Durbin’s landscape was one of many rehearsals, workshops, and performances that met their untimely end on account of the pandemic. Artists around the country, from community theatre hobbyists to BFA students to Tony-award-winning veterans, have been forced to find new ways to create live theater. More often than not, this has meant producing work over online platforms such as Zoom.

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Chicago Artists Shine in Virtual Staged Reading of BLACK LIKE ME at The Repertory Theatre of St. Louis

The Repertory Theatre of St. Louis invites audiences to witness the new play development process firsthand on September 10th with a virtual staged reading of Black Like Me by Monty Cole, based on the memoir of the same name by John Howard Griffin. This entertaining noir docu-drama examines the fine line between allyship and appropriation.

In 1959, a white journalist sought a doctor’s help to temporarily darken his skin so he could “pass” as Black. He traveled the segregated South for three weeks and published his experiences in 1961. Griffin’s journal has been celebrated by many as an indictment of racism, while others have described it as patronizing or offensive.

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The Black Theater Alliance Awards Announces Their 2020 Nominations

The Black Theater Alliance Awards, Inc. (BTAA) Announces Nominations for The 26th Annual Black Theater Alliance/Ira Aldridge Awards

From press release: In the midst of extremely difficult times, BTAA is most proud to announce BTAA nominees for productions presented between August 1, 2019 and July 31, 2020. In an extremely difficult season, excellence in the performing arts was supreme. BTAA saw 47 live productions. Virtual presentations are not considered, and 32 different production companies are participants. Having said that, 28 categories were immersed with 131 nominees. BTAA reviews equity and non-equity productions and performances; equity and non-equity performers are considered in the same category of competition. However, only Black theater productions companies are considered for The Negro Ensemble Company.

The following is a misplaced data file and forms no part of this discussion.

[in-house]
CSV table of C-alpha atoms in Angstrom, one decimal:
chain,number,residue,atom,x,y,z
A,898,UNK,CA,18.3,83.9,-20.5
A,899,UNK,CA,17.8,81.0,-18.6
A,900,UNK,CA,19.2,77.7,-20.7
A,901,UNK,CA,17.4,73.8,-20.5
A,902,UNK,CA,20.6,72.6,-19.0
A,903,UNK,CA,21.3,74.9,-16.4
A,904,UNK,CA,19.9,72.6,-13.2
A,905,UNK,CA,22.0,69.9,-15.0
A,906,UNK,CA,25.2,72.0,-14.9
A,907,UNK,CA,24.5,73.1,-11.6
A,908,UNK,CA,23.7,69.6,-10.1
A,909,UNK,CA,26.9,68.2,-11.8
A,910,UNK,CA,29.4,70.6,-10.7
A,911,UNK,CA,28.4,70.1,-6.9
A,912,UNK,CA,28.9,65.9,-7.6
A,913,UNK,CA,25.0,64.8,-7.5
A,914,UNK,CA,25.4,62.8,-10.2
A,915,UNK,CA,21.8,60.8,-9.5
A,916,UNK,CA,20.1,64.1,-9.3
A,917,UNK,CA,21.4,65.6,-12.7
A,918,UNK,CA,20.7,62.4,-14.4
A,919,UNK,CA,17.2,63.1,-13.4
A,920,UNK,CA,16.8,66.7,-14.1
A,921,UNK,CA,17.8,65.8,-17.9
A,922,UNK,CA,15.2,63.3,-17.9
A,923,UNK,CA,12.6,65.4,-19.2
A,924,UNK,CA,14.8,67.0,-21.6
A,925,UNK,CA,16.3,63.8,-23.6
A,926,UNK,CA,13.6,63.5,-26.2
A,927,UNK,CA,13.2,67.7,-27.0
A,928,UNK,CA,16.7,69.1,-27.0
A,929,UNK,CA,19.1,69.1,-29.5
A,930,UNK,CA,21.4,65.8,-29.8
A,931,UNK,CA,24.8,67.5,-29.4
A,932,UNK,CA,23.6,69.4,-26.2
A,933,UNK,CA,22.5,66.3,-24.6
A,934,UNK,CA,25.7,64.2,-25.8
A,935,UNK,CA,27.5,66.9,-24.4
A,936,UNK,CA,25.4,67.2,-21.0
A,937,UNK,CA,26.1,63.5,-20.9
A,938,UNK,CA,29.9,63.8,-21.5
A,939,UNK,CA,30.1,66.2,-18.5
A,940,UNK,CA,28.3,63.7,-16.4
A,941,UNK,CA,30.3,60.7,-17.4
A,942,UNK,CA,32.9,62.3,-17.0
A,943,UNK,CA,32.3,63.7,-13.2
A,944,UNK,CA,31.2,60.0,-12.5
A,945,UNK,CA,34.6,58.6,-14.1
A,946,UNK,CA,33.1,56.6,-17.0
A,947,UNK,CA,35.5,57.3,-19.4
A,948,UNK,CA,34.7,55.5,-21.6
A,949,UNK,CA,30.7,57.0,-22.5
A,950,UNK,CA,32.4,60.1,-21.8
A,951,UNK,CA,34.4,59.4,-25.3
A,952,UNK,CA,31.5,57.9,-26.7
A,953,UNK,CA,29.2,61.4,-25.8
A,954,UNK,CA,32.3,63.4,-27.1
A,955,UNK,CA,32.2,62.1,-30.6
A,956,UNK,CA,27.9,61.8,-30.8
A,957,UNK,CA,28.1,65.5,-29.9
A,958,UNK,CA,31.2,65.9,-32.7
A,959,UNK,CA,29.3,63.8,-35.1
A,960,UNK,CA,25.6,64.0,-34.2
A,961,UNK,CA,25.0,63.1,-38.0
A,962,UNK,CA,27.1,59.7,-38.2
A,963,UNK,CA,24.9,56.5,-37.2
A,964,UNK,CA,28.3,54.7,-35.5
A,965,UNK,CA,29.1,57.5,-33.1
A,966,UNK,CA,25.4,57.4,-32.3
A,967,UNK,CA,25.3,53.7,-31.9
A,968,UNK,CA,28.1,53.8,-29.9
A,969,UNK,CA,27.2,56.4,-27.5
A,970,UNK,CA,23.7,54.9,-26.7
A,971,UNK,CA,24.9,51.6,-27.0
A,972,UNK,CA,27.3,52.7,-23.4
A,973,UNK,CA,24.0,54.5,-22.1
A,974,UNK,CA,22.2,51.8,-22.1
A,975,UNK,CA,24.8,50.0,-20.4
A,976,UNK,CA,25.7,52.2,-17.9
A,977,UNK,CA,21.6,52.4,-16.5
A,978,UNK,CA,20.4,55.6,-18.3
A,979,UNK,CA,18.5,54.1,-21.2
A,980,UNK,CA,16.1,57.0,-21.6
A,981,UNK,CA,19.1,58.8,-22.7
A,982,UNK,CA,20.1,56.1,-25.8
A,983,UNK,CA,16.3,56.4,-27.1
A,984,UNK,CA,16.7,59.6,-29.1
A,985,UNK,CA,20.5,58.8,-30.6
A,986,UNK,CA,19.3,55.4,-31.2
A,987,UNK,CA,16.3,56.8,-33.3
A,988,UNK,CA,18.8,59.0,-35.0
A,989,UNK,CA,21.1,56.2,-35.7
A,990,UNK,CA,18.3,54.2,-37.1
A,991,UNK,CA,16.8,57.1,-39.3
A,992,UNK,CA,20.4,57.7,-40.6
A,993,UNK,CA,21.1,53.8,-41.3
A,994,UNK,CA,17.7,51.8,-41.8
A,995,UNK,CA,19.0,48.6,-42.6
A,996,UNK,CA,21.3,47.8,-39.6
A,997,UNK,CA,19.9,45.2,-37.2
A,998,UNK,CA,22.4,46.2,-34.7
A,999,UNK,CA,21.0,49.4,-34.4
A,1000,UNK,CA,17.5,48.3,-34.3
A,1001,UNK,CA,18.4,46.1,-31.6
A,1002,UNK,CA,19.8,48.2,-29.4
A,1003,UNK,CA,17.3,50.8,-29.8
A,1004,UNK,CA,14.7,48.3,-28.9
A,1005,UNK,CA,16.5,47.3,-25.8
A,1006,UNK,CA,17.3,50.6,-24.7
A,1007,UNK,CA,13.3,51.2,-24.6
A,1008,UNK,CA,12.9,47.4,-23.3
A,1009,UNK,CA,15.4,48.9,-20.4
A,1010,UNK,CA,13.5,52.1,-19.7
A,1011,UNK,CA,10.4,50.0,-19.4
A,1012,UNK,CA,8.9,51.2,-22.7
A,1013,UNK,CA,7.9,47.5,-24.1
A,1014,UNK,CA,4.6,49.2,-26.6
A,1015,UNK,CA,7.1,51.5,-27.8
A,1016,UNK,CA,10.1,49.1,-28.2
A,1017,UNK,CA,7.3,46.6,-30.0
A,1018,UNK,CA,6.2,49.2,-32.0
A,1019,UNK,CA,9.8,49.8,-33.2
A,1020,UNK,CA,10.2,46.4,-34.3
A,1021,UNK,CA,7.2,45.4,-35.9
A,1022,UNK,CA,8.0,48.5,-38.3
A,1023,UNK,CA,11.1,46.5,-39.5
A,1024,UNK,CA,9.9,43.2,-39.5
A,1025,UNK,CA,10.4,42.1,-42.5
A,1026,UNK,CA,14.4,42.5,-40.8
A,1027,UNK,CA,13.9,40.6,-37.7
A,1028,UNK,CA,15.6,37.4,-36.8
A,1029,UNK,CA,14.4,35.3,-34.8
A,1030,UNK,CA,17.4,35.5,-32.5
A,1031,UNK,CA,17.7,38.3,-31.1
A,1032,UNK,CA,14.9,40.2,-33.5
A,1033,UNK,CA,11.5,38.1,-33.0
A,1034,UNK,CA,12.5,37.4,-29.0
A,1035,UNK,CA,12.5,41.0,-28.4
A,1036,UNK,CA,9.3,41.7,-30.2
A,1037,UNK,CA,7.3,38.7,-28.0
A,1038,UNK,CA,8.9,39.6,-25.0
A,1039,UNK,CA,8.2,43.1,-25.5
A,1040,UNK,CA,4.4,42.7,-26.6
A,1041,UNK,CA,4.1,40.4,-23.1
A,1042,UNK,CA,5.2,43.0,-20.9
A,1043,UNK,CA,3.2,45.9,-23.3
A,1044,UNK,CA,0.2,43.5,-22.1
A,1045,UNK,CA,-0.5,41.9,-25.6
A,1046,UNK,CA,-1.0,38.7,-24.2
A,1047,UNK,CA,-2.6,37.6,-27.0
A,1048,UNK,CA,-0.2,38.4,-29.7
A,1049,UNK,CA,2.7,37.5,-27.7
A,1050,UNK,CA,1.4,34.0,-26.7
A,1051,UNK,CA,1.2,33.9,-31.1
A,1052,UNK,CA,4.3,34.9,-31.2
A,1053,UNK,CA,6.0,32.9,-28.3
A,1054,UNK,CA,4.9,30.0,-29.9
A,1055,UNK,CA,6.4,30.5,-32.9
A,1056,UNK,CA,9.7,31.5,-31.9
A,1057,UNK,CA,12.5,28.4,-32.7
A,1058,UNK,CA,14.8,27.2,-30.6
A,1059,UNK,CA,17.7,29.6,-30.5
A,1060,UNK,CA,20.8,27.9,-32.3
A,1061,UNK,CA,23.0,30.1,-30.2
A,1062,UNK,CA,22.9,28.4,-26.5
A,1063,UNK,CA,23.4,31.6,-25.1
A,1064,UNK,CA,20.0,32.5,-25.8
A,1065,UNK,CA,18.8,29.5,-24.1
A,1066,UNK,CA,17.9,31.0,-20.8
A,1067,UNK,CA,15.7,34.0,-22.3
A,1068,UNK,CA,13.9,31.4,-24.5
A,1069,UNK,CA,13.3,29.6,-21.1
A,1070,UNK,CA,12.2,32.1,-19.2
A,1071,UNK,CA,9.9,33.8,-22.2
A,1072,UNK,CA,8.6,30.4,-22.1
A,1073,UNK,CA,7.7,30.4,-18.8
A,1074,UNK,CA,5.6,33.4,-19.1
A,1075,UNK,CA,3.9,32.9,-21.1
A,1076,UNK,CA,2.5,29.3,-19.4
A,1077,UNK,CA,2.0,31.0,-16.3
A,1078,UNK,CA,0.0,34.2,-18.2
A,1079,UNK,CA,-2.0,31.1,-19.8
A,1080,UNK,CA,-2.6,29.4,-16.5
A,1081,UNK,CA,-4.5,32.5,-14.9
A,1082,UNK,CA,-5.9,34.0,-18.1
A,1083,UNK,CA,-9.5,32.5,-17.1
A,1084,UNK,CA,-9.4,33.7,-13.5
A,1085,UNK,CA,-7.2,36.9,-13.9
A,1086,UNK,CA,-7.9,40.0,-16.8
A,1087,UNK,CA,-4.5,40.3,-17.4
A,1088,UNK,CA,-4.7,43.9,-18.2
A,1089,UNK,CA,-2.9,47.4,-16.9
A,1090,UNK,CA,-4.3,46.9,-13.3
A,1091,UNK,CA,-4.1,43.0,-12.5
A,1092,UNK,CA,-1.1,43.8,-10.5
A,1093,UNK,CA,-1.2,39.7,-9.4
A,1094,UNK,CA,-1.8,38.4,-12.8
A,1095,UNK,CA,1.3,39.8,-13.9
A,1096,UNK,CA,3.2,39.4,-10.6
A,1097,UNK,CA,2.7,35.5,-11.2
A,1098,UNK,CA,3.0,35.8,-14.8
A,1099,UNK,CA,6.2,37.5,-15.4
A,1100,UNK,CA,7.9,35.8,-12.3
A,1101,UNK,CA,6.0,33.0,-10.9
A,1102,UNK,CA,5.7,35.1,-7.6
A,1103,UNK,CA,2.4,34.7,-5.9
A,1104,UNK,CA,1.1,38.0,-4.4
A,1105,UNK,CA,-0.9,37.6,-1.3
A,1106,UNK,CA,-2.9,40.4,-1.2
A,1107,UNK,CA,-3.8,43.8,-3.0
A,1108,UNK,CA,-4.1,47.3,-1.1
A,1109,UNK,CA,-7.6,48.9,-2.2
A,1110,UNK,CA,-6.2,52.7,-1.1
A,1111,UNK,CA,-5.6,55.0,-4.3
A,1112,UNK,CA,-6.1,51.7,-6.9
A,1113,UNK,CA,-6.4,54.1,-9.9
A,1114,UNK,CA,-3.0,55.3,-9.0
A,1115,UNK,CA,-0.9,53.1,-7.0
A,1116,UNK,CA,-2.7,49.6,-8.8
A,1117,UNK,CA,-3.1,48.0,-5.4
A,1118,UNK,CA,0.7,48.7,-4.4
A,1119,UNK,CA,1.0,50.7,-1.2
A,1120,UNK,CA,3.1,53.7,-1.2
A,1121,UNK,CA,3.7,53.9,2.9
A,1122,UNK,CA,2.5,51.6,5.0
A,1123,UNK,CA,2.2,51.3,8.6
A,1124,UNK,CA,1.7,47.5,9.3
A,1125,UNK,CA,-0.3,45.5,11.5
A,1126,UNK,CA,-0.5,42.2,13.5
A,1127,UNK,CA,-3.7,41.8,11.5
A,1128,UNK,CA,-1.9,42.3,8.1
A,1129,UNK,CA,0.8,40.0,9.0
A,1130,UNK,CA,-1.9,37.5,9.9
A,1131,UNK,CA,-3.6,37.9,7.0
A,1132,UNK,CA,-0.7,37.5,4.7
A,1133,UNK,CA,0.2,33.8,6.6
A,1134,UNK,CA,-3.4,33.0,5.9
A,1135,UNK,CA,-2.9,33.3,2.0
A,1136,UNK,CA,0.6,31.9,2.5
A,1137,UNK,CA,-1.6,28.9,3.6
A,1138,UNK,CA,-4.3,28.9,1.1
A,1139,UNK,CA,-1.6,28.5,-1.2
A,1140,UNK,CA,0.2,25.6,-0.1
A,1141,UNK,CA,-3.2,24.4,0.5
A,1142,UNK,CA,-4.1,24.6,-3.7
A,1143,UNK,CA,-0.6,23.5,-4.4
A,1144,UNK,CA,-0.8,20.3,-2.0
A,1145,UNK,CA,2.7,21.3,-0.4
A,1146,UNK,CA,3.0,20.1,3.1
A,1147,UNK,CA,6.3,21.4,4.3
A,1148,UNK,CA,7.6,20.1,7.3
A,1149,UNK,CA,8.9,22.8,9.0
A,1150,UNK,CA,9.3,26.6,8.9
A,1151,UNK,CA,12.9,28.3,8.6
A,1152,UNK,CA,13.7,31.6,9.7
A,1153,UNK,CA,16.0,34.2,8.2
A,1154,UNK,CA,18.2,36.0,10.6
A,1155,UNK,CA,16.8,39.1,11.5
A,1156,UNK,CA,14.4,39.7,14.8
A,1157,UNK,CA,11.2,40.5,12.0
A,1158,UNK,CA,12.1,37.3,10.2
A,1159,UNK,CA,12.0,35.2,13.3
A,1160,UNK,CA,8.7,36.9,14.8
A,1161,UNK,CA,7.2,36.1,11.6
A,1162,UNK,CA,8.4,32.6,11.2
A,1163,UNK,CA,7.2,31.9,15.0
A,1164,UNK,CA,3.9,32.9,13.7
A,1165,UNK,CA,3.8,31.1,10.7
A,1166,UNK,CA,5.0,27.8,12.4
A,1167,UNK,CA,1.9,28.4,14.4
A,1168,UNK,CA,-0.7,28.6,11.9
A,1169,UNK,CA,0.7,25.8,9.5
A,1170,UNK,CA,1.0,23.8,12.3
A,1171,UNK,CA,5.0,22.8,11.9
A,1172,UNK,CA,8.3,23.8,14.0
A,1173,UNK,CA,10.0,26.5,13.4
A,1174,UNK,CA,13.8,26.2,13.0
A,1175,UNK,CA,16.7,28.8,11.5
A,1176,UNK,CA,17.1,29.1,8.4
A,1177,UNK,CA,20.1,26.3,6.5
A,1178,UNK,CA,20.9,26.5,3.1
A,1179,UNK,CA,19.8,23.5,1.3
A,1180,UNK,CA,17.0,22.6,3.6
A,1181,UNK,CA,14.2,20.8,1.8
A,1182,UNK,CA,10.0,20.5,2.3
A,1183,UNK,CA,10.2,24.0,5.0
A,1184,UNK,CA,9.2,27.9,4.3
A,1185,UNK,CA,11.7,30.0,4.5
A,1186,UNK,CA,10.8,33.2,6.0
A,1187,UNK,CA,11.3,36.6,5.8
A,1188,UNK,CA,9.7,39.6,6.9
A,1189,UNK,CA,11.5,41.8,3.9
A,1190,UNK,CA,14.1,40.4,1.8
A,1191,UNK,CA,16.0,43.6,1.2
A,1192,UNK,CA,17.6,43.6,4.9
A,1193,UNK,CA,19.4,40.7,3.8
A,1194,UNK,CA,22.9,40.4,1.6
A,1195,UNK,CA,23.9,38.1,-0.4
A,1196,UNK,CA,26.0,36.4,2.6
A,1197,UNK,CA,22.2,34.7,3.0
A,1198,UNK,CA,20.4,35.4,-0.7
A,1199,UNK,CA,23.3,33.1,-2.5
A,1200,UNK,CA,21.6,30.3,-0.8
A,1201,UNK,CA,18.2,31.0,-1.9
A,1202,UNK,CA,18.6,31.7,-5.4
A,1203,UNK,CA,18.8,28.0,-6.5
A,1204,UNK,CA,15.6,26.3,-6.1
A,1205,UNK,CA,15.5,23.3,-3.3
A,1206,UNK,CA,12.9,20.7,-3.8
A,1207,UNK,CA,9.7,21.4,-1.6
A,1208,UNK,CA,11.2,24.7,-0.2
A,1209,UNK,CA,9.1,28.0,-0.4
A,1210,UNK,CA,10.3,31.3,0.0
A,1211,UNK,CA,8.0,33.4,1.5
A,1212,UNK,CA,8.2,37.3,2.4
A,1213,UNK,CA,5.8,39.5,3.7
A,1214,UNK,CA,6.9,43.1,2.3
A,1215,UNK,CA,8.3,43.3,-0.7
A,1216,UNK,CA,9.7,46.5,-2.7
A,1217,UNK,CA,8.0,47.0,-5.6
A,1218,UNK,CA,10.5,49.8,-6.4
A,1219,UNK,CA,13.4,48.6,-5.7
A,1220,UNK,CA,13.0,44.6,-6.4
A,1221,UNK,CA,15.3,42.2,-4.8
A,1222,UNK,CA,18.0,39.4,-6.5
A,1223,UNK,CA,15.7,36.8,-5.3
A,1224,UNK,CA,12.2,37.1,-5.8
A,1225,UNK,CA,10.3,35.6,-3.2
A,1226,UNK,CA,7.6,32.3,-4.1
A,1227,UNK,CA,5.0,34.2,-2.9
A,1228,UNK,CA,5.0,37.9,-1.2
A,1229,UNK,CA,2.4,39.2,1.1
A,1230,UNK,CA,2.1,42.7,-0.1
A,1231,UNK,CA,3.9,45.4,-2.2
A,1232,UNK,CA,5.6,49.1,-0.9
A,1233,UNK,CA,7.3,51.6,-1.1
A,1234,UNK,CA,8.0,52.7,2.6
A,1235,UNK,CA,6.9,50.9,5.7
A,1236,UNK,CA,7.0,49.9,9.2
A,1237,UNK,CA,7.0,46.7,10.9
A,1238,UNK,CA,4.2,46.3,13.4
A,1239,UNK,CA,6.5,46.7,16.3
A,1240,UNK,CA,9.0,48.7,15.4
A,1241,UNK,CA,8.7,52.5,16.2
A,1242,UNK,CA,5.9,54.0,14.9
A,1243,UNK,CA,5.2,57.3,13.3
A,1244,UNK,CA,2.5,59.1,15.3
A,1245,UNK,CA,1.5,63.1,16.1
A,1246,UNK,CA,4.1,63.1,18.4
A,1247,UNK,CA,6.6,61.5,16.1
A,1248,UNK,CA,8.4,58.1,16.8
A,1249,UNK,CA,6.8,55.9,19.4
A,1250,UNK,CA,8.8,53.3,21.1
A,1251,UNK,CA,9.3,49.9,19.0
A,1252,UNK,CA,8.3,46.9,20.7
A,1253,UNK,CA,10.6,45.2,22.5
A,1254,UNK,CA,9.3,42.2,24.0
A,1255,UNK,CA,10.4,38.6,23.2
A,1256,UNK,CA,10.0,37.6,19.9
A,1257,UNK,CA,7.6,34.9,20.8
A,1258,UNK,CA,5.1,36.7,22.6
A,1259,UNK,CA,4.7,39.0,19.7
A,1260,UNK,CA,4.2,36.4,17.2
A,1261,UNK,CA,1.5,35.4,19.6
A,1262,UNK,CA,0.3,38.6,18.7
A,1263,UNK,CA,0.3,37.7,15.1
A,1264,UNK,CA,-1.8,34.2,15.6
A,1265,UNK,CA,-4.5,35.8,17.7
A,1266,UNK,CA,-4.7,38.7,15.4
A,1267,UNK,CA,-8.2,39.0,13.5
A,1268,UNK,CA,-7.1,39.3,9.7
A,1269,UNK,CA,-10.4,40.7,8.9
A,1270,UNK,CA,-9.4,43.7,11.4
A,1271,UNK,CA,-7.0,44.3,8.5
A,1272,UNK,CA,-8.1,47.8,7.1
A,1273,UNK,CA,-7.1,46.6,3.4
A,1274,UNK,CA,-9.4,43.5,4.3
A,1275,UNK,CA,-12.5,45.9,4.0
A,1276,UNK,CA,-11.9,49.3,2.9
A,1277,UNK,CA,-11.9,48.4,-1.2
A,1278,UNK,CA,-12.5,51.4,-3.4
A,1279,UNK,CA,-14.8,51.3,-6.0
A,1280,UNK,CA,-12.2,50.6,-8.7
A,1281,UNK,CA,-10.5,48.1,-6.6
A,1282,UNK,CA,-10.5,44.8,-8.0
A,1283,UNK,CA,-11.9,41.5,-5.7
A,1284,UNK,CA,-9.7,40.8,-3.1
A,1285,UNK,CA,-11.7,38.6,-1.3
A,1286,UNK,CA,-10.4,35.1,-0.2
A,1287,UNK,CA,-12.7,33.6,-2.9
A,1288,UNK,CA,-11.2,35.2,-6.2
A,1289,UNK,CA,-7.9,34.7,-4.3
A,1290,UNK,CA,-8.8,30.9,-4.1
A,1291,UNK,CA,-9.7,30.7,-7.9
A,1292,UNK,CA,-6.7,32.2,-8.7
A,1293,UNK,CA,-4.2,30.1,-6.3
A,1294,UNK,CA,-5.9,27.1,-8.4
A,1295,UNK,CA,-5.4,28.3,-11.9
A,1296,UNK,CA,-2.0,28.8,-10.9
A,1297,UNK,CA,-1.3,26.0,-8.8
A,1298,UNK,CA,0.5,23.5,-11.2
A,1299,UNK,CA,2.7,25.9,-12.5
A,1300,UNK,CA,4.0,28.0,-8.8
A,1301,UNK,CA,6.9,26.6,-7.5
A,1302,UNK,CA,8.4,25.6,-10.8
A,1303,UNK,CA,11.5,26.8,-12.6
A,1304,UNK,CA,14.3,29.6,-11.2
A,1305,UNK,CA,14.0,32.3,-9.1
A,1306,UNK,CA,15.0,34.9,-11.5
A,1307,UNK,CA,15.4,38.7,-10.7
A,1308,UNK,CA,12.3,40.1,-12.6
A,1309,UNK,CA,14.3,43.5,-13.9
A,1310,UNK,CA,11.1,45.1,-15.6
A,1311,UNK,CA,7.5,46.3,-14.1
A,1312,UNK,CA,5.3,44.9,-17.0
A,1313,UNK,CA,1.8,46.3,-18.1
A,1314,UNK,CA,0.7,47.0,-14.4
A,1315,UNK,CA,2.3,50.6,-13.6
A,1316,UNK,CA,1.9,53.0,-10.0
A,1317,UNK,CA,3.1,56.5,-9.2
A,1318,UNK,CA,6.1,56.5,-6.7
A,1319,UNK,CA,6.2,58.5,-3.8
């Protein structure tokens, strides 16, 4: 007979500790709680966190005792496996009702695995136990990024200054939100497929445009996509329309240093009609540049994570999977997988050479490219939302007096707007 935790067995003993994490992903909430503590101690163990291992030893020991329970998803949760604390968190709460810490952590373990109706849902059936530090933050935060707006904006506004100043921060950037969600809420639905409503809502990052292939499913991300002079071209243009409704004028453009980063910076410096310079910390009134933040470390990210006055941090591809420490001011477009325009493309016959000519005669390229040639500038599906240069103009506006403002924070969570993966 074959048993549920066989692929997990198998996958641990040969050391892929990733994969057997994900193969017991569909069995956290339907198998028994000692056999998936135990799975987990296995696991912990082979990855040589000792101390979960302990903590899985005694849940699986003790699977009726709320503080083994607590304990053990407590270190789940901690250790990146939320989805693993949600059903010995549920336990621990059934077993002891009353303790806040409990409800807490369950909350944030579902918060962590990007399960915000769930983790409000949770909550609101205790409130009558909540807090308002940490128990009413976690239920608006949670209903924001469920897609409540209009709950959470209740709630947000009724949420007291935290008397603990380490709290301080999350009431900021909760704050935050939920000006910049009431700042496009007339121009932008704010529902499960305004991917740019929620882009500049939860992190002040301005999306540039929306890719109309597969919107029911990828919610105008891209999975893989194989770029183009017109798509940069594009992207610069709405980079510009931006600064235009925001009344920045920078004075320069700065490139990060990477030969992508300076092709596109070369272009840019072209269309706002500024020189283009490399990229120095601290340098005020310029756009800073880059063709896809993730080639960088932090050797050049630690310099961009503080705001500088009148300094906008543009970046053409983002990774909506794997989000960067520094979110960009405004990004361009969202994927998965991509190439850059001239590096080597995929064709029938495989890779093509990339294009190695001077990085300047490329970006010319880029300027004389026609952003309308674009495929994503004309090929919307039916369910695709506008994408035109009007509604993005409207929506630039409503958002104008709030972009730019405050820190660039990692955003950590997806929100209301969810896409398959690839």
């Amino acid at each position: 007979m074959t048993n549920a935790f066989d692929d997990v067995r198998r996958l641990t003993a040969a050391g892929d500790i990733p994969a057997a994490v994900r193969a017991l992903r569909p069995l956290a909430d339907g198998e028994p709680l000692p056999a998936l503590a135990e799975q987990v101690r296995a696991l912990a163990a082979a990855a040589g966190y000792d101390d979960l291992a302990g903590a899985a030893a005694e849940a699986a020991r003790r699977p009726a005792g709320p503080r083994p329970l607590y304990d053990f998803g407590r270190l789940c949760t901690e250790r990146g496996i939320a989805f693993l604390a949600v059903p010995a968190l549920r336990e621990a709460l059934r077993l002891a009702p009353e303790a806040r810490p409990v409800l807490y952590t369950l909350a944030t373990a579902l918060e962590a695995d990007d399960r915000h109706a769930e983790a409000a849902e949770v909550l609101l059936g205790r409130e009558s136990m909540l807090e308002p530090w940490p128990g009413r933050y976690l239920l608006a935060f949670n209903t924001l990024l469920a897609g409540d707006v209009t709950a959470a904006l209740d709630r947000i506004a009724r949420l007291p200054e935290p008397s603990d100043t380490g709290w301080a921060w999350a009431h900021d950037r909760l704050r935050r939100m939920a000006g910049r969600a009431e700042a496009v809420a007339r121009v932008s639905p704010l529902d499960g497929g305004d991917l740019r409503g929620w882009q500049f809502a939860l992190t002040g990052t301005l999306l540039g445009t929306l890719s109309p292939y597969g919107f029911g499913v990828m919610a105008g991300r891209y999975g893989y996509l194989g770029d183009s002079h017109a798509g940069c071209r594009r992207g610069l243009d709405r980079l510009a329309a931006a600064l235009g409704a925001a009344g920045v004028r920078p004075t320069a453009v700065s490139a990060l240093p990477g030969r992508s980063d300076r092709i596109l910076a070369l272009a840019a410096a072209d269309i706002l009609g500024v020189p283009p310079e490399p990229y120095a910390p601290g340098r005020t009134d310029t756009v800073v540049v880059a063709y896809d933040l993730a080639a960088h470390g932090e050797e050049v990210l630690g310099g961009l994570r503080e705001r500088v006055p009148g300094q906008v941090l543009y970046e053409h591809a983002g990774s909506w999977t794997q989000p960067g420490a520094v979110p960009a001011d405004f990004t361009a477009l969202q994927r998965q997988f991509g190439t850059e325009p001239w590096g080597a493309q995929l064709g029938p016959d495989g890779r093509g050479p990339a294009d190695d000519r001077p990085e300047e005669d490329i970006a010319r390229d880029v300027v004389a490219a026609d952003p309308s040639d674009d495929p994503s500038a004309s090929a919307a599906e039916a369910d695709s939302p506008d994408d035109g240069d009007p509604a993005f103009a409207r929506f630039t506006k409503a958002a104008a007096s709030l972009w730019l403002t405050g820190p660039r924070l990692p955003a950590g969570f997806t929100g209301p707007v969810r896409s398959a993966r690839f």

This year, BTAA has inducted a legendary name to a BTAA category: Tony Award winning singer and actress, Melba Moore. The Best Actress in a Play (Non-Resident) will be The Melba Moore Award. Date, Time, and Place for The 26th Annual Black Theater Alliance/ Ira Aldridge Awards will be at a later date.

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REVOLUTION GLOSSARY: What Is Accountability?

Green Rev Gloss

Rescripted’s Revolution Glossary is our new series where we dive deeper into words which are part of the conversations about justice happening around all of us. The goal of this series is to provide a resource for people who want to expand their vocabulary around social justice topics, or people who want extra context and perspective on their word choices. Our hope is that this series can spark some important discussions, and help people jump into those discussions with enthusiasm.

Accountability is one of those words that pops up everywhere, but which means something slightly different everywhere it’s used. Phrases like government accountability, personal accountability, and community accountability bring to mind completely different concepts, but they’re all drawing on the same idea. They all relate to a person or entity’s responsibility for themselves and others, but also imply a mechanism which assesses and enforces said responsibility.

When organizers in movements for justice talk about accountability, they’re often talking about community accountability. To talk about that we have to take a little detour through the idea of transformative justice. Transformative justice is about challenging dominant ideas about finding justice when someone causes harm. Transformative Justice will eventually have a Revolution Glossary entry of its own, but for now know that transformative justice grew out of feminist movements against racism and violence anti-racist and anti-violence movements. Trom the 60s to the 90s, there was a slow accumulation of new theories about what caused and prevented violence, the relationship between violence and racism, and the role of the state in sanctioning violence. Continue reading “REVOLUTION GLOSSARY: What Is Accountability?”

ESSAY: What I Did For Love, And How I Plan To Do Less